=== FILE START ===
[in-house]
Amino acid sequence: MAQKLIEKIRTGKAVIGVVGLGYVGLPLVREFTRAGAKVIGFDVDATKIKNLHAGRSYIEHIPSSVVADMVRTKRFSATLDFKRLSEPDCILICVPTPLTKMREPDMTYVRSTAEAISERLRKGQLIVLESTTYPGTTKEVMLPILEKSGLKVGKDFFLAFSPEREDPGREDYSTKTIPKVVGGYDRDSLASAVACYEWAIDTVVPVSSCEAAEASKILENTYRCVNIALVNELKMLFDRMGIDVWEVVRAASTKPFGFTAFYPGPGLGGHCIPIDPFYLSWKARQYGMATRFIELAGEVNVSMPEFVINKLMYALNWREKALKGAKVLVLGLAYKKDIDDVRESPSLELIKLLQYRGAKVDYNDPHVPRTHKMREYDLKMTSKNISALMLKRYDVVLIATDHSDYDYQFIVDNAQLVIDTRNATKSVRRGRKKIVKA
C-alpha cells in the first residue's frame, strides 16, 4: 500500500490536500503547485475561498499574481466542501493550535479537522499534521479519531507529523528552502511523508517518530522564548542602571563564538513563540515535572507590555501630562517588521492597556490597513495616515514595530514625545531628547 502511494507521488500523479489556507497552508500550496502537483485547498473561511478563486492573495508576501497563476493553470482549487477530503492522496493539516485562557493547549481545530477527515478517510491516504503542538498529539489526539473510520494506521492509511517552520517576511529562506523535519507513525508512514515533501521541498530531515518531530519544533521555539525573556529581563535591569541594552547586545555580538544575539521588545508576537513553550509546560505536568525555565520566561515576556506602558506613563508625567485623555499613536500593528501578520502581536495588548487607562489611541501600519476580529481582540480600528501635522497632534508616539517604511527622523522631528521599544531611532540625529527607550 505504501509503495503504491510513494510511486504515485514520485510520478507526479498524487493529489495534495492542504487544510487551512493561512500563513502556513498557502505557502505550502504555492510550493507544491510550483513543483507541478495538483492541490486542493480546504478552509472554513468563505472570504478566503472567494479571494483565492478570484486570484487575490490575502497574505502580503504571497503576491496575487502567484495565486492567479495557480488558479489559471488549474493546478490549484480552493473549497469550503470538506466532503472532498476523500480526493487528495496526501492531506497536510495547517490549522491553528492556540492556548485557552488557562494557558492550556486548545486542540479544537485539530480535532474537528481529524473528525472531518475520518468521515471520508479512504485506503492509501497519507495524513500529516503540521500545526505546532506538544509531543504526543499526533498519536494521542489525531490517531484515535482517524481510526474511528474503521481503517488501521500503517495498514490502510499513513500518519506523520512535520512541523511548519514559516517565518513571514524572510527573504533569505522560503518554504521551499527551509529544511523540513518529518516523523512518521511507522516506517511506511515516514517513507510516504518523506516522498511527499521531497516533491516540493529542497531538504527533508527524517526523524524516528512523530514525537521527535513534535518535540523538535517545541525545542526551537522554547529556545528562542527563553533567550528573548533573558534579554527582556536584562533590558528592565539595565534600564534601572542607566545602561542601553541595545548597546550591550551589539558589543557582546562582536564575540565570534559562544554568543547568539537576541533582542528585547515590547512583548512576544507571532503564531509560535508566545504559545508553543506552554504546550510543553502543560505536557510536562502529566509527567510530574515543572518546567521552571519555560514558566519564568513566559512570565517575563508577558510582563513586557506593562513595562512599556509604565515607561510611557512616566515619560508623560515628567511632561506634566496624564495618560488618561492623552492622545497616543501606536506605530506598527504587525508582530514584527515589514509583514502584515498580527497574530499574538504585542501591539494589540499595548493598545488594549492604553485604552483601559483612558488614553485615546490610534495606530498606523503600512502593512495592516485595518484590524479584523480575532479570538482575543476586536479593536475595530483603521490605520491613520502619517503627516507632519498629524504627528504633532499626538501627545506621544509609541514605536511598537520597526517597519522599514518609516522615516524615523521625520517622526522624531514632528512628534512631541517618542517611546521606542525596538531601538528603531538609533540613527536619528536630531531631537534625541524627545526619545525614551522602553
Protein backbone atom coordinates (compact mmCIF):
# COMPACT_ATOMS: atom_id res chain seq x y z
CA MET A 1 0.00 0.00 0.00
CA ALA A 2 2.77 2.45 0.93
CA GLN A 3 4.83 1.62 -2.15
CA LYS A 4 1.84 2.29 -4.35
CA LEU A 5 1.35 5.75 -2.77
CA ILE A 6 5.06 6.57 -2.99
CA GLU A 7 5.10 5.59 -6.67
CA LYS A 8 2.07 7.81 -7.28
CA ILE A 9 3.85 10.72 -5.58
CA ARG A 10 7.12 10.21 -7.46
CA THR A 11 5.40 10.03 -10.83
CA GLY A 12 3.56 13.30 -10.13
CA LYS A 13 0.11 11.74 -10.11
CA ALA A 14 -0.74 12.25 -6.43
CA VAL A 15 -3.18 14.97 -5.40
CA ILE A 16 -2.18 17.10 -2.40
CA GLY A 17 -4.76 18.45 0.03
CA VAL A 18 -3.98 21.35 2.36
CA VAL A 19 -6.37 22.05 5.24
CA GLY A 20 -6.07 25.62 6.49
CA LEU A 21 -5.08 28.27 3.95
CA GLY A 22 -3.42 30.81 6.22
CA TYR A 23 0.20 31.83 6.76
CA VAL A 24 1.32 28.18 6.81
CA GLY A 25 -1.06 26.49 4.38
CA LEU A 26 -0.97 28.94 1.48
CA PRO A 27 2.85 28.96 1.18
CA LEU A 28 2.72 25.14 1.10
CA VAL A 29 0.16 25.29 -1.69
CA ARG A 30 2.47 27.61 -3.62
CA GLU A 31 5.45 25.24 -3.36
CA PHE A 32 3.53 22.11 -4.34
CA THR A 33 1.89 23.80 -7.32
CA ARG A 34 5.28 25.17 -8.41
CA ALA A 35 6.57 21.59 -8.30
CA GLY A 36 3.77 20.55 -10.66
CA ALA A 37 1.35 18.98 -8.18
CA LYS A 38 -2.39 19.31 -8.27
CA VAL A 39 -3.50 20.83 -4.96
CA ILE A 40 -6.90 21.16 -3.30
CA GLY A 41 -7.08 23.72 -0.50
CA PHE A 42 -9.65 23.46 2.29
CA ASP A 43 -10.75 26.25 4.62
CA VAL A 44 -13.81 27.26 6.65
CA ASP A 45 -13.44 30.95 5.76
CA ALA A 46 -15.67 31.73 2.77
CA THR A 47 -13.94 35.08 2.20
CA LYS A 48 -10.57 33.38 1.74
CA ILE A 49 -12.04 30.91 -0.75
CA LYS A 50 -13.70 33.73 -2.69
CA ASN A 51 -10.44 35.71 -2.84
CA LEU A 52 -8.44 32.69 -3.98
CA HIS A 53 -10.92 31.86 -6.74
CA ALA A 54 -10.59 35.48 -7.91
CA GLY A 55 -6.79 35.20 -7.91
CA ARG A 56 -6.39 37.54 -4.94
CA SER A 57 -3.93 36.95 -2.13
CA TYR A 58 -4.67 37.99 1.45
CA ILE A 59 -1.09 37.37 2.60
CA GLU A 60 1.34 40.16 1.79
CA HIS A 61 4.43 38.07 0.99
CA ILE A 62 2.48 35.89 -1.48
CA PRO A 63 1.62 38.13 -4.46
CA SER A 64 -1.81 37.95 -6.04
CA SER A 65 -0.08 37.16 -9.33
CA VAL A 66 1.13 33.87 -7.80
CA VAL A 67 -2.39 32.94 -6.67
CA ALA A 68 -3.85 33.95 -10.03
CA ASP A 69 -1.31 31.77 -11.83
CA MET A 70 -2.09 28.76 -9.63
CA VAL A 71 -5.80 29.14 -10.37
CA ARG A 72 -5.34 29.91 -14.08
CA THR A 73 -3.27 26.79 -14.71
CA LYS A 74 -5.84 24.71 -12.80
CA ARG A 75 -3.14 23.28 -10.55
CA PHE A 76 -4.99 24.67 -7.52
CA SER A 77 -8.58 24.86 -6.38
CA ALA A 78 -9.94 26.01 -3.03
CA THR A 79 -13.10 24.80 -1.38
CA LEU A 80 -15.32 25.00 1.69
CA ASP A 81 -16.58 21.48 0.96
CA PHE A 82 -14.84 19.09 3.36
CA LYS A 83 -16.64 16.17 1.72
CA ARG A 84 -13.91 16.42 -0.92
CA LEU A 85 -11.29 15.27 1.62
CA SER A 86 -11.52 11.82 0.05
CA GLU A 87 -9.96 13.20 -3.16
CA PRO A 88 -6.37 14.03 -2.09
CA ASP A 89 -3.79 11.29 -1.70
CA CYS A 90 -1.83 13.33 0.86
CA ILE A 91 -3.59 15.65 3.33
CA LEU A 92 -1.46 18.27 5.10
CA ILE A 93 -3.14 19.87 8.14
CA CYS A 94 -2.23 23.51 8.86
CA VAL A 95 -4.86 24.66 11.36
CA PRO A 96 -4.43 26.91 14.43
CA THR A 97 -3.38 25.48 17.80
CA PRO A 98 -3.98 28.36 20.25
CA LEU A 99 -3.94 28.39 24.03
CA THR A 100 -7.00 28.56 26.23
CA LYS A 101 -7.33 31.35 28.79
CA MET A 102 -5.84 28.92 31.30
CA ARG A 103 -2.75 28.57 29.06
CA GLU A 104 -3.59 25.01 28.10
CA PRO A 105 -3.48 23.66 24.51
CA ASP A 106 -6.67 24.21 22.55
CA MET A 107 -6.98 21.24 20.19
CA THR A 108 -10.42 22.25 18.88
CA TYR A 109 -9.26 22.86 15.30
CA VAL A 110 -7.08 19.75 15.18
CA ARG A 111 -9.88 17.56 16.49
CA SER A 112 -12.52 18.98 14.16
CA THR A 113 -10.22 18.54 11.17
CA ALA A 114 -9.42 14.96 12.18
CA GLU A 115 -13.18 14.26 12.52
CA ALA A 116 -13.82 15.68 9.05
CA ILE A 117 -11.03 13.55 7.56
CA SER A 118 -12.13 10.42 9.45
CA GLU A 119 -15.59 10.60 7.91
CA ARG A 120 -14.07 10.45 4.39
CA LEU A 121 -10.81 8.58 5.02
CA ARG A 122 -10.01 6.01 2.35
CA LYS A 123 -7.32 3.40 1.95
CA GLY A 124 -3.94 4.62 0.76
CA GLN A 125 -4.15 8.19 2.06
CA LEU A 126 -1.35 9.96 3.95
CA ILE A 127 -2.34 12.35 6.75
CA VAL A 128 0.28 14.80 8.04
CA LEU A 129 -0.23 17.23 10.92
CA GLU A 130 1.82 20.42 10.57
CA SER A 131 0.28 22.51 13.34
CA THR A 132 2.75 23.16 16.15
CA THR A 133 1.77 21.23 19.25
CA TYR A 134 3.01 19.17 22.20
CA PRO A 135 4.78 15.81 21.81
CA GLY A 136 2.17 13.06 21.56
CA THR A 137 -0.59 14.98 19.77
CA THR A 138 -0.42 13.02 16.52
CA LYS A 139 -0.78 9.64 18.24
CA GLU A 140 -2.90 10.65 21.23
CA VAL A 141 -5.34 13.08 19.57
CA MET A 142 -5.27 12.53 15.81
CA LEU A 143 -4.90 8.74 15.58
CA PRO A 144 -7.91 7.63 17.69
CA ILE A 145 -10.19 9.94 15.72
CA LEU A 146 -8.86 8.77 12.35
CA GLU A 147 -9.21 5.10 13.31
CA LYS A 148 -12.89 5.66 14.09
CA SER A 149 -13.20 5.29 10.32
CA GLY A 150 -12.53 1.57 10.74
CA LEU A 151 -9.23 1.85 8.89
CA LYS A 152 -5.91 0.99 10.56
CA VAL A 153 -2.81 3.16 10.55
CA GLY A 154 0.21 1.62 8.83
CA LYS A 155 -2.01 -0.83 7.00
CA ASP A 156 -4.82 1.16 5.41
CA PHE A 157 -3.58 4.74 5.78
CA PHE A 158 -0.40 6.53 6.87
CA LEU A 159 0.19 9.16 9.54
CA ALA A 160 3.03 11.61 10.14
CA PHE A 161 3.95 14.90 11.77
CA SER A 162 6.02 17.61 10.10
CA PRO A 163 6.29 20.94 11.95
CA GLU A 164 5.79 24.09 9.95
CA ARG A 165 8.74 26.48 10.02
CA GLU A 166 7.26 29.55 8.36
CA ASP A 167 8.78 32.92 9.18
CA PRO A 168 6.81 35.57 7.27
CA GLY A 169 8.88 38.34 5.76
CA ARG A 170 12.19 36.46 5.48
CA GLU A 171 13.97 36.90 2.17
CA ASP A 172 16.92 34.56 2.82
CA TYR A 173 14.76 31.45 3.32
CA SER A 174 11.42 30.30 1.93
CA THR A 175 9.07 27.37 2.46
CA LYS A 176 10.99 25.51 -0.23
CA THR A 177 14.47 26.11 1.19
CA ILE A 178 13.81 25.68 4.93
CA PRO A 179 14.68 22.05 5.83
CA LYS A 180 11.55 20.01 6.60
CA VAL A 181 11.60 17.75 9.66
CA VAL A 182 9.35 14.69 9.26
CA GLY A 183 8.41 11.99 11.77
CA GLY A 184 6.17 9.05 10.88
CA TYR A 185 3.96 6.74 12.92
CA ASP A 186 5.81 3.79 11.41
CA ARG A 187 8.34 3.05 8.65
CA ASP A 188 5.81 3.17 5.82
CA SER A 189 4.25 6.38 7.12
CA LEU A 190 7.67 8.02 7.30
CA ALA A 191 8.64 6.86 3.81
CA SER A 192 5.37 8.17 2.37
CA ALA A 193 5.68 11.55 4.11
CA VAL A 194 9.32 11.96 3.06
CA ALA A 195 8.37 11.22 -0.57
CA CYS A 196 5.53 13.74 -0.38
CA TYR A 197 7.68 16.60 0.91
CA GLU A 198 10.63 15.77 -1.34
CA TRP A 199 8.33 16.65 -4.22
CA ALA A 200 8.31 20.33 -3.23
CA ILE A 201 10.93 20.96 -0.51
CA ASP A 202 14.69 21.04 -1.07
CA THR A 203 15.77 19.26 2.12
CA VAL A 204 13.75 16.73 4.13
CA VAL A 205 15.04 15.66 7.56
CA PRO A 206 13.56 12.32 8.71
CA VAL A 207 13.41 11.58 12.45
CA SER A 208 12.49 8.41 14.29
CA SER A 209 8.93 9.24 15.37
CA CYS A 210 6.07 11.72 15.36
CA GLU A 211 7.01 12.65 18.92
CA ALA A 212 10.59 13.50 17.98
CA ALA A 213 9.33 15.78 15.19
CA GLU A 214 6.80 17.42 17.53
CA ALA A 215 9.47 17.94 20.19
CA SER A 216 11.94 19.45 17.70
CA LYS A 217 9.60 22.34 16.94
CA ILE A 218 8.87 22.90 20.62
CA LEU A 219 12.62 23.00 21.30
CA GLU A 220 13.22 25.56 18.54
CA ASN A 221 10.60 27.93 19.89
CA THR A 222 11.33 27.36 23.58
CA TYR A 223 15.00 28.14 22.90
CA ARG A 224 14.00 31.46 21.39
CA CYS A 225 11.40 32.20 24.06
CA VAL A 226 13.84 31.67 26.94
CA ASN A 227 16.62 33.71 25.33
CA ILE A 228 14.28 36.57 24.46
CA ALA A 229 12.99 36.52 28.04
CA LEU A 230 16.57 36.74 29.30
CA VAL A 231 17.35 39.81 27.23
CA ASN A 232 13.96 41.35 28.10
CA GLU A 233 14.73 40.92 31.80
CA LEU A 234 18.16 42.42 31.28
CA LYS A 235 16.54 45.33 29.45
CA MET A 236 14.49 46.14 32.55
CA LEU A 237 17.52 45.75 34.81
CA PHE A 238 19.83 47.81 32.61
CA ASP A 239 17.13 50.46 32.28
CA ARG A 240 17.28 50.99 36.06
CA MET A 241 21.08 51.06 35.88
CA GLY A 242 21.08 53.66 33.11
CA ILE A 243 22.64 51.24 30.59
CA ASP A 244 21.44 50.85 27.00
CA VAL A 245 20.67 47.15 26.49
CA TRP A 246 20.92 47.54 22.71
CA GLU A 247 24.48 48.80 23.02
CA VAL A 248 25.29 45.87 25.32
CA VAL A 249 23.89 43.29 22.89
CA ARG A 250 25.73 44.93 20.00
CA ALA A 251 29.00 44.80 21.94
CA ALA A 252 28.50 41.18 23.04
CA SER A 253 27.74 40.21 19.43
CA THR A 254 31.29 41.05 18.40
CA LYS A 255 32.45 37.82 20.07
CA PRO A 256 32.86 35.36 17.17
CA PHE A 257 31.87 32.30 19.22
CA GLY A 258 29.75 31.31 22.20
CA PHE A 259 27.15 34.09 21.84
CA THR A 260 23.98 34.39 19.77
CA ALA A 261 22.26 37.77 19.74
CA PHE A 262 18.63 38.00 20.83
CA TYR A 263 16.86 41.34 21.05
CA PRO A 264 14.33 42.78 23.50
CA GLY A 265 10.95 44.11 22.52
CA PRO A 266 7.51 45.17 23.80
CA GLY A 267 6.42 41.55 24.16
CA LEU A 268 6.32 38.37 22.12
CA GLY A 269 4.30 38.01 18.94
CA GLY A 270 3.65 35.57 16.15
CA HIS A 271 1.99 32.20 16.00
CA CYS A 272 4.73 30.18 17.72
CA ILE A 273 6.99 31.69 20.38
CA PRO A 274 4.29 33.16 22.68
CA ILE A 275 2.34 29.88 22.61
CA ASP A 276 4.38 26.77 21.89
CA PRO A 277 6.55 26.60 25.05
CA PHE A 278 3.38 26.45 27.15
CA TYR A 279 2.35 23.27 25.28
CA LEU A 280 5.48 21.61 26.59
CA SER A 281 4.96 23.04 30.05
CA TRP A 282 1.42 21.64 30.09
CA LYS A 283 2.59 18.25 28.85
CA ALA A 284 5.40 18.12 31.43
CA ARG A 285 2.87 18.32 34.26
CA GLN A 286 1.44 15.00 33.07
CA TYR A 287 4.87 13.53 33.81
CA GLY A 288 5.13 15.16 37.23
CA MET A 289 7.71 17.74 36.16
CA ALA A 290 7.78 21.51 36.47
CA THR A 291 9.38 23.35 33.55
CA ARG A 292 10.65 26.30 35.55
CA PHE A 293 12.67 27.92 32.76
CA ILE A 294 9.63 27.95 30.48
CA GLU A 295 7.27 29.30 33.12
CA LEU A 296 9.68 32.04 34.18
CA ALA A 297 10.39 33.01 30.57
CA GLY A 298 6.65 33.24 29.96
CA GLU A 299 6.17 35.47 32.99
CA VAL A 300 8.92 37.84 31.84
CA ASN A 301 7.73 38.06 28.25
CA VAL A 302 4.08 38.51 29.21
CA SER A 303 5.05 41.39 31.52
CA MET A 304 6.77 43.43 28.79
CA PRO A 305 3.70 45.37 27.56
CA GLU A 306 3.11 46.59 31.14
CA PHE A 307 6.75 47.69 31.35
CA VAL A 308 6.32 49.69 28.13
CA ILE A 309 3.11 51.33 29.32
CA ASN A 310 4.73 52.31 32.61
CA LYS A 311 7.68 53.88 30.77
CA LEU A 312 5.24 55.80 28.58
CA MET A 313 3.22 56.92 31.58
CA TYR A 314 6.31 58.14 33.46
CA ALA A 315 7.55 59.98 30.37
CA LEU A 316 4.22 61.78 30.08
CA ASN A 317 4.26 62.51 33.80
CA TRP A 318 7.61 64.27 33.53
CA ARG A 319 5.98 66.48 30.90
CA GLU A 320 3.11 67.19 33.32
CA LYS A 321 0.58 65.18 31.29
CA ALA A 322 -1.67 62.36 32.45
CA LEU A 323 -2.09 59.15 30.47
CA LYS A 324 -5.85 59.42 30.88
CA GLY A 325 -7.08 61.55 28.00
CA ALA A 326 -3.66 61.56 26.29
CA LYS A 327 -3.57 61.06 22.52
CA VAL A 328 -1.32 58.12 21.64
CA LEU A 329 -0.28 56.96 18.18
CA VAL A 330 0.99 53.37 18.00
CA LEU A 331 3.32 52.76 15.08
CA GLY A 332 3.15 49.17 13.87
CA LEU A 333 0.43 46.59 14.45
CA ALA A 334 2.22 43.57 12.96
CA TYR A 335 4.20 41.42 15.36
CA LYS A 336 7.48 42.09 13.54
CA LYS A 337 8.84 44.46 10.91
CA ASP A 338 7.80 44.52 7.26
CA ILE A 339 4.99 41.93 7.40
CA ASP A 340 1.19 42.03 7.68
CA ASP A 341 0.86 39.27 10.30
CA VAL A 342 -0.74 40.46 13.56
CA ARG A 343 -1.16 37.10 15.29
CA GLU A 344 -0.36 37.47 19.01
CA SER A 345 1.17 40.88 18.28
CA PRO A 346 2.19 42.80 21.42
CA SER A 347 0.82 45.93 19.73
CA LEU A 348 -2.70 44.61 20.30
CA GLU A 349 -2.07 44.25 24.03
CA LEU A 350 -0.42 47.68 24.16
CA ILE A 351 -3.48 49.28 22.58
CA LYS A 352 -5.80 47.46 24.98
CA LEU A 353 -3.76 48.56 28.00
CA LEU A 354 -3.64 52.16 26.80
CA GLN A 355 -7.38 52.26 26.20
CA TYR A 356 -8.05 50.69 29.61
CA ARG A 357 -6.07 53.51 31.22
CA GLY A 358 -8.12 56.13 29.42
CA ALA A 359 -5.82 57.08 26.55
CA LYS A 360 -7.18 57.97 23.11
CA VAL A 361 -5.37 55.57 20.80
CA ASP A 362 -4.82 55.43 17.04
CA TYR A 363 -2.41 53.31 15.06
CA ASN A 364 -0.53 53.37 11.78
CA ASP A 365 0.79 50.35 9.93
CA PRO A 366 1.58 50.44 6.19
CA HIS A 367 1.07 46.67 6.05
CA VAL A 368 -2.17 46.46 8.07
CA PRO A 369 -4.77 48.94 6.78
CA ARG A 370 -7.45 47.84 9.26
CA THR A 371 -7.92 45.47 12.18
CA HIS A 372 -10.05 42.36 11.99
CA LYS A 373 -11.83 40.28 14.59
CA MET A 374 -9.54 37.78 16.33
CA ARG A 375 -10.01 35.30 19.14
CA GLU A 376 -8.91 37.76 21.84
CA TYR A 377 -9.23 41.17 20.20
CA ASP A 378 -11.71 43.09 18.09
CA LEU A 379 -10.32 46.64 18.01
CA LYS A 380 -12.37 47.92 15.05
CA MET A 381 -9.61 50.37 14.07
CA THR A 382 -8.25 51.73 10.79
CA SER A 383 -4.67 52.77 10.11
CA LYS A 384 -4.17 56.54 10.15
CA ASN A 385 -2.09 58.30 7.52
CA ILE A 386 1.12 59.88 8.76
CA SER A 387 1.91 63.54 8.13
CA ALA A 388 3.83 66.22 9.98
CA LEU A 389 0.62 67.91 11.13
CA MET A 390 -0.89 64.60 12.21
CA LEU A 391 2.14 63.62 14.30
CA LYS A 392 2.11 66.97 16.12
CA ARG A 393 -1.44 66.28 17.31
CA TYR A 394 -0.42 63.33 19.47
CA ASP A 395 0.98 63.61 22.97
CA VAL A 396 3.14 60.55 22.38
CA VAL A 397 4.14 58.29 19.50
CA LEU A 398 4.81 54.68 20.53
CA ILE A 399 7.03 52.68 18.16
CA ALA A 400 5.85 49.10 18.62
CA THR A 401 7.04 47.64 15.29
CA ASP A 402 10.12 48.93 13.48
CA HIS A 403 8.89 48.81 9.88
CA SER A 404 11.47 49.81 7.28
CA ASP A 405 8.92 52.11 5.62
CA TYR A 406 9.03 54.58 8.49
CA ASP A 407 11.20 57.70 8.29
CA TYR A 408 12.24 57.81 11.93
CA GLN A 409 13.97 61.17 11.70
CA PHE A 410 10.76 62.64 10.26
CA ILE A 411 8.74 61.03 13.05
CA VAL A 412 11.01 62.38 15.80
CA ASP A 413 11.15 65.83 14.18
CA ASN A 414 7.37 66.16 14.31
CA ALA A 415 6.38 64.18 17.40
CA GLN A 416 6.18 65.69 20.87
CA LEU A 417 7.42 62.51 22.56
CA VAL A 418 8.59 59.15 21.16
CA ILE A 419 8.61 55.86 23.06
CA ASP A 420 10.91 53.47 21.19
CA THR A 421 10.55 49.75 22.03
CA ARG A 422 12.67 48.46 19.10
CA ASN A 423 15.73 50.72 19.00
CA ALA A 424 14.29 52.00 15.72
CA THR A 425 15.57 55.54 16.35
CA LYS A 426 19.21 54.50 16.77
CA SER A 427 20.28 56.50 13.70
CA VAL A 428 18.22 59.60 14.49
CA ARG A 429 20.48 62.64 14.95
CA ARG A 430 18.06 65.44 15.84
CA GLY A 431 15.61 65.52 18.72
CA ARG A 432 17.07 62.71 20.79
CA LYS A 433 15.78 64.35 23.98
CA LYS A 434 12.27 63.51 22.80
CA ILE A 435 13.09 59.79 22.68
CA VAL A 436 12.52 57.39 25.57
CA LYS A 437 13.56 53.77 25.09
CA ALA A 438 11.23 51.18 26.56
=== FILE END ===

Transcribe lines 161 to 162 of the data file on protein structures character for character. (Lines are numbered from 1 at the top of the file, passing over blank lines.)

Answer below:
CA ASP A 156 -4.82 1.16 5.41
CA PHE A 157 -3.58 4.74 5.78